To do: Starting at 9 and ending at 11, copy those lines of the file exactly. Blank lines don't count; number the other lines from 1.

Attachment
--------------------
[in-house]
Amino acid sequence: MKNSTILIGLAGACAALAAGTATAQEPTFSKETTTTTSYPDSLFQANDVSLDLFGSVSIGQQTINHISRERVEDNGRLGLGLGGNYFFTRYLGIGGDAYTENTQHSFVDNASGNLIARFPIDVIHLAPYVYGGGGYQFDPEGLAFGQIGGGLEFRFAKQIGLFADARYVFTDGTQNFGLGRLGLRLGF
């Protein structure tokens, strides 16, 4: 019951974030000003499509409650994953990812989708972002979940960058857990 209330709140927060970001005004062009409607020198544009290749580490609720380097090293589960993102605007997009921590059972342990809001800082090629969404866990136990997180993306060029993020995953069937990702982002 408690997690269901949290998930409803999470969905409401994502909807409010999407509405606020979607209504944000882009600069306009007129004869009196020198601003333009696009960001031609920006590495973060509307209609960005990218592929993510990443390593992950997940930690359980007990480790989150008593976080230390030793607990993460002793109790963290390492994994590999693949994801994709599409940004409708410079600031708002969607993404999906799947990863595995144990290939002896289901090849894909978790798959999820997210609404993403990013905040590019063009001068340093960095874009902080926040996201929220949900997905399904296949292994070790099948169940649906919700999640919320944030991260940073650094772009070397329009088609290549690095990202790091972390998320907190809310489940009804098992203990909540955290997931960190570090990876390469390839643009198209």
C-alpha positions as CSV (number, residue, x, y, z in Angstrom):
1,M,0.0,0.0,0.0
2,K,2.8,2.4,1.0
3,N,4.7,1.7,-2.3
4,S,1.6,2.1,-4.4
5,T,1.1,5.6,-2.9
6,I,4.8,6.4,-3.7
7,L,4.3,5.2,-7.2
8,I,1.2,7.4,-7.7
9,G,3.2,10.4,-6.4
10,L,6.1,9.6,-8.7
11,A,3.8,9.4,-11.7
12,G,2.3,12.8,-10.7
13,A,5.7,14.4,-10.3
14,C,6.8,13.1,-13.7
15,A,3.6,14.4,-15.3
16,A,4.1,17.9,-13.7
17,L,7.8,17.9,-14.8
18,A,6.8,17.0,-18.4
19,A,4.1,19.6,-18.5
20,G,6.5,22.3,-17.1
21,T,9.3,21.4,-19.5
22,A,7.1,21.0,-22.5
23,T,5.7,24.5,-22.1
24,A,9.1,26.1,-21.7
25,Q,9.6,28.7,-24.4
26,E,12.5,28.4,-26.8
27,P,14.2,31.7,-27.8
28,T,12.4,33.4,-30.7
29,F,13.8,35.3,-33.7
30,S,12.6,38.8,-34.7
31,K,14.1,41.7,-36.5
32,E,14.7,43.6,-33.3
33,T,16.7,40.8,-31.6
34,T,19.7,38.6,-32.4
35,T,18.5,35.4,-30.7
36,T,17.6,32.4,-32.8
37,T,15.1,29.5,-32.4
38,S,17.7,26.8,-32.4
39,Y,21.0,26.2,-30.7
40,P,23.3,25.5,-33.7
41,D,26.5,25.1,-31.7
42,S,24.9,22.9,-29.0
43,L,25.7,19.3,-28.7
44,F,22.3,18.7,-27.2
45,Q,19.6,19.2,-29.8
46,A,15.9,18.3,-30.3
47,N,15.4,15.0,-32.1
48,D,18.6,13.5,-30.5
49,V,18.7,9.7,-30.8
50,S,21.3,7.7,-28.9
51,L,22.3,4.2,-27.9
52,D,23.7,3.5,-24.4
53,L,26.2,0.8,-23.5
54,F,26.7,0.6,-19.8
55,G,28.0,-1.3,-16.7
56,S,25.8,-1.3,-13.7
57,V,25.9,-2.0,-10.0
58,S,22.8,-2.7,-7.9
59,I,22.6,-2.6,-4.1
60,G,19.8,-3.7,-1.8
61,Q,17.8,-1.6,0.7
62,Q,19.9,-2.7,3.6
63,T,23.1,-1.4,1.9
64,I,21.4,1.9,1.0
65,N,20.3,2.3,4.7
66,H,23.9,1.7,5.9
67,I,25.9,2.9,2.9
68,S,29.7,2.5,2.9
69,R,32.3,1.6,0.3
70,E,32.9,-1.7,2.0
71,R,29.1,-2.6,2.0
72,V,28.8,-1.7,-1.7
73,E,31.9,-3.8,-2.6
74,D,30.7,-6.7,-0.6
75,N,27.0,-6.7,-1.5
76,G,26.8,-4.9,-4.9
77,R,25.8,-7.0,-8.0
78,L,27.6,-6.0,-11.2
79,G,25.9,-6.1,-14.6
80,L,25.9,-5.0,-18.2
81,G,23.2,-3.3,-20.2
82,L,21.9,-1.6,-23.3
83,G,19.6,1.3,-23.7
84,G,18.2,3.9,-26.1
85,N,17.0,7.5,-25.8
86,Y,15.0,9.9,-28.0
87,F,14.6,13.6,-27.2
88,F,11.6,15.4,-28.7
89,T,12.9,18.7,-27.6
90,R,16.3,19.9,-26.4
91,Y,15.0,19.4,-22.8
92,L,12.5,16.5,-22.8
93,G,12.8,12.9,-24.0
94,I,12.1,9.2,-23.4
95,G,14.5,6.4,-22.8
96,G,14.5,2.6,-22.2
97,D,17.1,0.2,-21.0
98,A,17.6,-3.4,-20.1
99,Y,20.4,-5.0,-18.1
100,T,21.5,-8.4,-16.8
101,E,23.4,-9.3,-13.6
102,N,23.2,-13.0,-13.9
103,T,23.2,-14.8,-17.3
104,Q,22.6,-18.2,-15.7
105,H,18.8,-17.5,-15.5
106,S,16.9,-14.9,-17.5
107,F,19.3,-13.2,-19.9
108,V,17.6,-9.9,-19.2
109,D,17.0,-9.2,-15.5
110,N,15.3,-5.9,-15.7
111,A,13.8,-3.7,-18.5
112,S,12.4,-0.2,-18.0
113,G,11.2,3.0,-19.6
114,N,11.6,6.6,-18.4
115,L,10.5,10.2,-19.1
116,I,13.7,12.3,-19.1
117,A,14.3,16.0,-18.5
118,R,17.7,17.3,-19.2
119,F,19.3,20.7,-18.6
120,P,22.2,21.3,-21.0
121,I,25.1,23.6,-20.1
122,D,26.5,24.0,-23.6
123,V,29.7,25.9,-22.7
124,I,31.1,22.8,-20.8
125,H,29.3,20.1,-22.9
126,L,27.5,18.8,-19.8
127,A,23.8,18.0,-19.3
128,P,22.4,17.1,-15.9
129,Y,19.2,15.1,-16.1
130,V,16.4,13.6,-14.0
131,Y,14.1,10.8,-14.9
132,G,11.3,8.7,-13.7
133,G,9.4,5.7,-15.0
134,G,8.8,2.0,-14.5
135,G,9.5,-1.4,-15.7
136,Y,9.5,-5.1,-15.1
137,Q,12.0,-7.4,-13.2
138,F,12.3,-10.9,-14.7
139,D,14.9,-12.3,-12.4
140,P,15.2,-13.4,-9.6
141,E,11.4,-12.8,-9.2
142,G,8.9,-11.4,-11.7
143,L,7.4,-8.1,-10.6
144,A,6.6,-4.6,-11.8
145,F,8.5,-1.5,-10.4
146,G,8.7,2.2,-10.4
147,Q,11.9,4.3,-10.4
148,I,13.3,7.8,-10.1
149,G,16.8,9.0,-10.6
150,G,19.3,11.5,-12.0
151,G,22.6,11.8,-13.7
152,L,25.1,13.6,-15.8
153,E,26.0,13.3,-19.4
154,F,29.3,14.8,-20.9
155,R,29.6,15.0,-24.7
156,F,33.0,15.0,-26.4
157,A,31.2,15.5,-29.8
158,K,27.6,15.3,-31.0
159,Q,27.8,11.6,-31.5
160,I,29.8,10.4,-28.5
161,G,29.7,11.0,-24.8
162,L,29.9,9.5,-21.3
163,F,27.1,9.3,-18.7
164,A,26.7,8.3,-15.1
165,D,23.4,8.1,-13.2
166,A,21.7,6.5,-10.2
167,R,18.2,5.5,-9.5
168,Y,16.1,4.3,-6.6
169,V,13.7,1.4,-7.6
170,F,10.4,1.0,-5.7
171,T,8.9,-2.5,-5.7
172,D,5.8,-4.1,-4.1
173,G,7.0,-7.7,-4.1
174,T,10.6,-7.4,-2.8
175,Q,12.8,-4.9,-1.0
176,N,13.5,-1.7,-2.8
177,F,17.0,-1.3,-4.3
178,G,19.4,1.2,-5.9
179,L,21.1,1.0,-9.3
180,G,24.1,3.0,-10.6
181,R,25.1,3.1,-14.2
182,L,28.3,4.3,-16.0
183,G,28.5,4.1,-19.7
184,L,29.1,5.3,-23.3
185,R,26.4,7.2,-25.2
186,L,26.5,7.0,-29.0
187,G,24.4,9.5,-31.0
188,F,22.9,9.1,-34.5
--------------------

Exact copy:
5,T,1.1,5.6,-2.9
6,I,4.8,6.4,-3.7
7,L,4.3,5.2,-7.2